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What Is the Difference Between Section 8 and Section 21?

Section 8 and Section 21 Notices are two methods by which a landlord can ask a tenant to vacate a property. Both Notices are governed by the Housing Act 1988. 

Landlords can serve Section 8 Notice and a Section 21 Notice alongside one another or individually. 

Section 21 is often the preferred Notice as it is a more straightforward route to remove a tenant. Following this notice, a landlord may use what is known as the ‘accelerated possession procedure’. 

Both Notices have distinct protocols, and it is important to choose the right one. Arriving at the right decision usually requires taking professional legal advice. 

Here are the key differences between the two Notices.

Giving a reason for the notice

A Section 21 Notice warns the tenant that they will need to vacate the property after a stipulated period, and the landlord is not required to give a reason. 

A Section 21 Notice is commonly used when the landlord wants to take back possession of the property for renovation, refurbishment or sale. The landlord may also wish to live there themselves.

A Section 8 Notice must give a reason (or reasons) described as ‘grounds for possession’. Landlords often use a Section 8 Notice when the tenant breaks the terms of the tenancy agreement. In such cases, breach of contract is cited as the reason for the repossession of the property.

A Section 8 Notice provides 17 possible grounds for possession, all listed in Schedule 2 of the Housing Act 1988. The first 8 of these are mandatory. If the landlord can demonstrate clear evidence of a mandatory ground for possession, the tenant must vacate the property.

Grounds 9-17 of a Section 8 Notice are discretionary. The court must apply a test of ‘reasonableness’. If the court upholds the landlord’s claim as fair, the tenant must leave the premises.

Challenge from the tenants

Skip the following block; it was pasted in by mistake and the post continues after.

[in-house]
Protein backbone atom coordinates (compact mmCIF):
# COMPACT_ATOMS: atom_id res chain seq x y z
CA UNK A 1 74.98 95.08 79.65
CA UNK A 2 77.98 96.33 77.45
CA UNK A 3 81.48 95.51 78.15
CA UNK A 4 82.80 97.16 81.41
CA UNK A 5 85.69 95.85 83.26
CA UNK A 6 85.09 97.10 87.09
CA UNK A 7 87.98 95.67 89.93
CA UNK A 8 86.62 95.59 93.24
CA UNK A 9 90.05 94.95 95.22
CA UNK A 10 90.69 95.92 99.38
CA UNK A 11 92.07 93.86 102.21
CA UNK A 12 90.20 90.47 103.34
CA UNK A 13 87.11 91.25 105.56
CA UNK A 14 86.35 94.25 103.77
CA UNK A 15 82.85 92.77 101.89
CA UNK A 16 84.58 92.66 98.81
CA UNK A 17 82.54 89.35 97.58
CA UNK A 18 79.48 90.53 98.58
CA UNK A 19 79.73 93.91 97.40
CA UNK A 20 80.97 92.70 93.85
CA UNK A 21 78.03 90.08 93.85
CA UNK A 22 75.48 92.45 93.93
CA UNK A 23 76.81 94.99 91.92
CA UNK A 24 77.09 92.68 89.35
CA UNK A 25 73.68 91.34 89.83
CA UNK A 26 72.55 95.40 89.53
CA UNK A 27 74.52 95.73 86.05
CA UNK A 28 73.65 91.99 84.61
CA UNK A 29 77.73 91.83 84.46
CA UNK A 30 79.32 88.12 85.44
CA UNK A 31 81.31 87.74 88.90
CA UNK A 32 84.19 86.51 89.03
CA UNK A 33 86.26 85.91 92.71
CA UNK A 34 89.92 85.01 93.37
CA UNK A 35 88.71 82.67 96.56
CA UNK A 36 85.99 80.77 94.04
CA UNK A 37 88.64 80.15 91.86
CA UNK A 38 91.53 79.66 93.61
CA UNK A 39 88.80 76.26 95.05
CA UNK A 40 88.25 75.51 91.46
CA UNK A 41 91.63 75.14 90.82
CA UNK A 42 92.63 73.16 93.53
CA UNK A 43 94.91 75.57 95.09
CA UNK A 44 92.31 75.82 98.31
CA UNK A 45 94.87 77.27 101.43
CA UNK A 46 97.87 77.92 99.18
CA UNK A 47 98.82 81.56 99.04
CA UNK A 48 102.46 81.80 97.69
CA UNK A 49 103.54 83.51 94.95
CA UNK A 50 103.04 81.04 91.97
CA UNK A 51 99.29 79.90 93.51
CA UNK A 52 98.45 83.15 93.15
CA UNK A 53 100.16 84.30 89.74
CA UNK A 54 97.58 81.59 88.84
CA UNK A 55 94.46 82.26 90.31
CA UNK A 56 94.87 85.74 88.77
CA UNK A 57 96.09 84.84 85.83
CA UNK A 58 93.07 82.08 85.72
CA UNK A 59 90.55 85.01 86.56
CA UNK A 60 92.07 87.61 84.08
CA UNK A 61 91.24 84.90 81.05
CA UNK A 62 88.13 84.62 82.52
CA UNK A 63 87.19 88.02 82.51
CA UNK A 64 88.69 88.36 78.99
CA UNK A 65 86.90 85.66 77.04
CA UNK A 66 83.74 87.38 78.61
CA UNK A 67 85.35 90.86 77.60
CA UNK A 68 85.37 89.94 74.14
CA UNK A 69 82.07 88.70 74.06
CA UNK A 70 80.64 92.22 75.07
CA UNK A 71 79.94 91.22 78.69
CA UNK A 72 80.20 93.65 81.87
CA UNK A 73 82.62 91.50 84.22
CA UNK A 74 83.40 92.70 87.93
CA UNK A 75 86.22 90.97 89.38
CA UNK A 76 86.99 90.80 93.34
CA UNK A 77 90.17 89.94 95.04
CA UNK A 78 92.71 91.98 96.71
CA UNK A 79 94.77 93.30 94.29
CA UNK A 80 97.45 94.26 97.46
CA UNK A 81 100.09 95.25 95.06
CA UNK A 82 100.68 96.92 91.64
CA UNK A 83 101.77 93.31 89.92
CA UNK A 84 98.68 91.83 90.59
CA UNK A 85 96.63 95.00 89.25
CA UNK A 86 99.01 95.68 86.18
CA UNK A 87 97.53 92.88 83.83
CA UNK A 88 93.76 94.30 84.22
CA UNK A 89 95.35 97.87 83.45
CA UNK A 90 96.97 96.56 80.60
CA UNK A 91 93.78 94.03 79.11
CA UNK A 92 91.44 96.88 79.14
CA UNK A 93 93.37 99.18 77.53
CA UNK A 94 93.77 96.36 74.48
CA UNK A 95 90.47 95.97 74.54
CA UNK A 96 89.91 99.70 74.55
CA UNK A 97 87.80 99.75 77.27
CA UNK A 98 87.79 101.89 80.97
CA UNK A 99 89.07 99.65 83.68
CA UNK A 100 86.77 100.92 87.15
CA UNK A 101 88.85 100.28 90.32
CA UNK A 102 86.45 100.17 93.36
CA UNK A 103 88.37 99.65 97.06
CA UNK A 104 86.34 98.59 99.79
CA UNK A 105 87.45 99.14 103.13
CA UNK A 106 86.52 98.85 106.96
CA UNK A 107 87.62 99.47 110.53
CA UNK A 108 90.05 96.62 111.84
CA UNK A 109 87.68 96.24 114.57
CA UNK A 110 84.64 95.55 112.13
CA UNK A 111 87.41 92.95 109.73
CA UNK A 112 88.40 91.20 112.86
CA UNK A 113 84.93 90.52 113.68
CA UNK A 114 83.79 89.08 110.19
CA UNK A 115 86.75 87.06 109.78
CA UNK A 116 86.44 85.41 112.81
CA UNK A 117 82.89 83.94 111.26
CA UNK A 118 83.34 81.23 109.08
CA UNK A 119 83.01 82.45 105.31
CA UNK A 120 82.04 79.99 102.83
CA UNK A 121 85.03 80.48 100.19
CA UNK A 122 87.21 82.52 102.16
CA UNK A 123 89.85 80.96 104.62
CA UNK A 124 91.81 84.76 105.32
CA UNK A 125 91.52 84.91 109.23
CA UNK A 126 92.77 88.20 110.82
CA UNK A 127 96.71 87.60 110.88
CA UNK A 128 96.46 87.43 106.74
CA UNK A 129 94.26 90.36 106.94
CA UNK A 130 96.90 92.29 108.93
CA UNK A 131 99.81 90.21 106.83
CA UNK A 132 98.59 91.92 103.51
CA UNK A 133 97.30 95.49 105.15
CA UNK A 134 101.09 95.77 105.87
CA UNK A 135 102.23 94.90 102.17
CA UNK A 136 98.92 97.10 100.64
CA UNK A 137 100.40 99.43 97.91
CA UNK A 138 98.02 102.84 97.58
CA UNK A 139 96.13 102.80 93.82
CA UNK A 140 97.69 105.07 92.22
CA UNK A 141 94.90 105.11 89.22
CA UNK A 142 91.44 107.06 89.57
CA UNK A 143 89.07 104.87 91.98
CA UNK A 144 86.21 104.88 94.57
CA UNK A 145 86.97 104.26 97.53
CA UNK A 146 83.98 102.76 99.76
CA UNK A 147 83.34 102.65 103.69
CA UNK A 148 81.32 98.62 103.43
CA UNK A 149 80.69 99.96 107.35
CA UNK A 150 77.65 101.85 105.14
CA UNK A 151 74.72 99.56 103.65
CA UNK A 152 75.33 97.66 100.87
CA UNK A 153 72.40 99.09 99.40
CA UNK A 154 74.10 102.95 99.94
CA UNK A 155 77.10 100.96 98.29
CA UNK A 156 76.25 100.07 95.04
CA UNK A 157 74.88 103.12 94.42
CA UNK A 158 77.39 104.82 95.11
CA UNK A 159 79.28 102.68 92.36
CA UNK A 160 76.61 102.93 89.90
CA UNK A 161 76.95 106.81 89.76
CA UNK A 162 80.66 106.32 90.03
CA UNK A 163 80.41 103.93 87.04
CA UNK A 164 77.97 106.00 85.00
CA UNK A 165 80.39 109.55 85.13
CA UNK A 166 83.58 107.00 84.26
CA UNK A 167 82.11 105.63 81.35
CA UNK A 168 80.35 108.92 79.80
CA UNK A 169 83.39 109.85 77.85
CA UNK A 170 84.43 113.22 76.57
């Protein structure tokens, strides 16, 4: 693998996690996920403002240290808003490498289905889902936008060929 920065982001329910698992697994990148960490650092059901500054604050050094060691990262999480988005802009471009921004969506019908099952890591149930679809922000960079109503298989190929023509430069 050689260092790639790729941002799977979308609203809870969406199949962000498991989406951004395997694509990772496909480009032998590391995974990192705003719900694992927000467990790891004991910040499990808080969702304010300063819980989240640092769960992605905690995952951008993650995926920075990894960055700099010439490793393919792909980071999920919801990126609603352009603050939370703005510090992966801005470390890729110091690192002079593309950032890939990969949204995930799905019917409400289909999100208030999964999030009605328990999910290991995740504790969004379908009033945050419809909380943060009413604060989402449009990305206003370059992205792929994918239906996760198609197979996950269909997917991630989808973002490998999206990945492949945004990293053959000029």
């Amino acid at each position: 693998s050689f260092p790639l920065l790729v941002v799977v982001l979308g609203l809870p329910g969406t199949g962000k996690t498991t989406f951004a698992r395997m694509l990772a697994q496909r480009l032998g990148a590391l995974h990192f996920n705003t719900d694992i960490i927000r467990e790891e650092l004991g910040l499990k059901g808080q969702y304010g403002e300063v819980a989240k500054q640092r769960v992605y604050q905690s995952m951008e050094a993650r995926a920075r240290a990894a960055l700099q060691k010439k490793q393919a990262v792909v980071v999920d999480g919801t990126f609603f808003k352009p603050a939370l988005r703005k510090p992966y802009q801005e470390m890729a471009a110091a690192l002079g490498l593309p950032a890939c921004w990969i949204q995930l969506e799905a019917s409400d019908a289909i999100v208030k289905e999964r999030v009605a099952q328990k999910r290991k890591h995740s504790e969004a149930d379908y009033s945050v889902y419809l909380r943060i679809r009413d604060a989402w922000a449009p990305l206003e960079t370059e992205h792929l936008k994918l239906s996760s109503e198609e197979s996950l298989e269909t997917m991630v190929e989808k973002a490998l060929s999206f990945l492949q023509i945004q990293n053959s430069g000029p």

Even if the tenant is in breach of contract, landlords sometimes prefer to serve a Section 21 Notice. It is harder for the tenant to challenge a Section 21 notice in the courts as no reason for eviction is given, so the landlord does not have to show that any ground for possession is made out.

Suppose the tenant challenges a Section 8 Notice in court — often because the landlord has cited a discretionary ground the court must consider. In that event, the eviction may be delayed and incur substantial legal fees.

Covid-19 lockdowns resulted in a ban on evictions, but the ban was lifted on 1 June 2021.

Type of tenancy

The type of tenancy can dictate which of the two Notices a landlord should use. 

A Section 8 Notice can only be used for an assured, or an assured shorthold tenancy.

When can a Section 8 or Section 21 Notice be served?

A landlord can serve a Section 8 Notice at any point during the tenancy. The notice period can vary in length from weeks to months, depending on the grounds for possession. For certain violations, possession proceedings can be issued immediately following the notice being served.

A landlord cannot serve a Section 21 Notice during the first four months of a tenancy or to expire before the end of the fixed term of the tenancy.

Conclusion

It is essential to take legal advice to determine the best Notice to issue to regain possession of a property. Serving the wrong Notice may delay vacant possession and incur unnecessary costs. Strategically, serving both a Section 8 and a Section 21 Notice may be necessary. 
Helix Law’s specialist team can provide comprehensive and targeted advice to landlords and tenants and also ensure the correct service of Notices to gain the desired outcome.

Posted by:

Alex Cook
Solicitor

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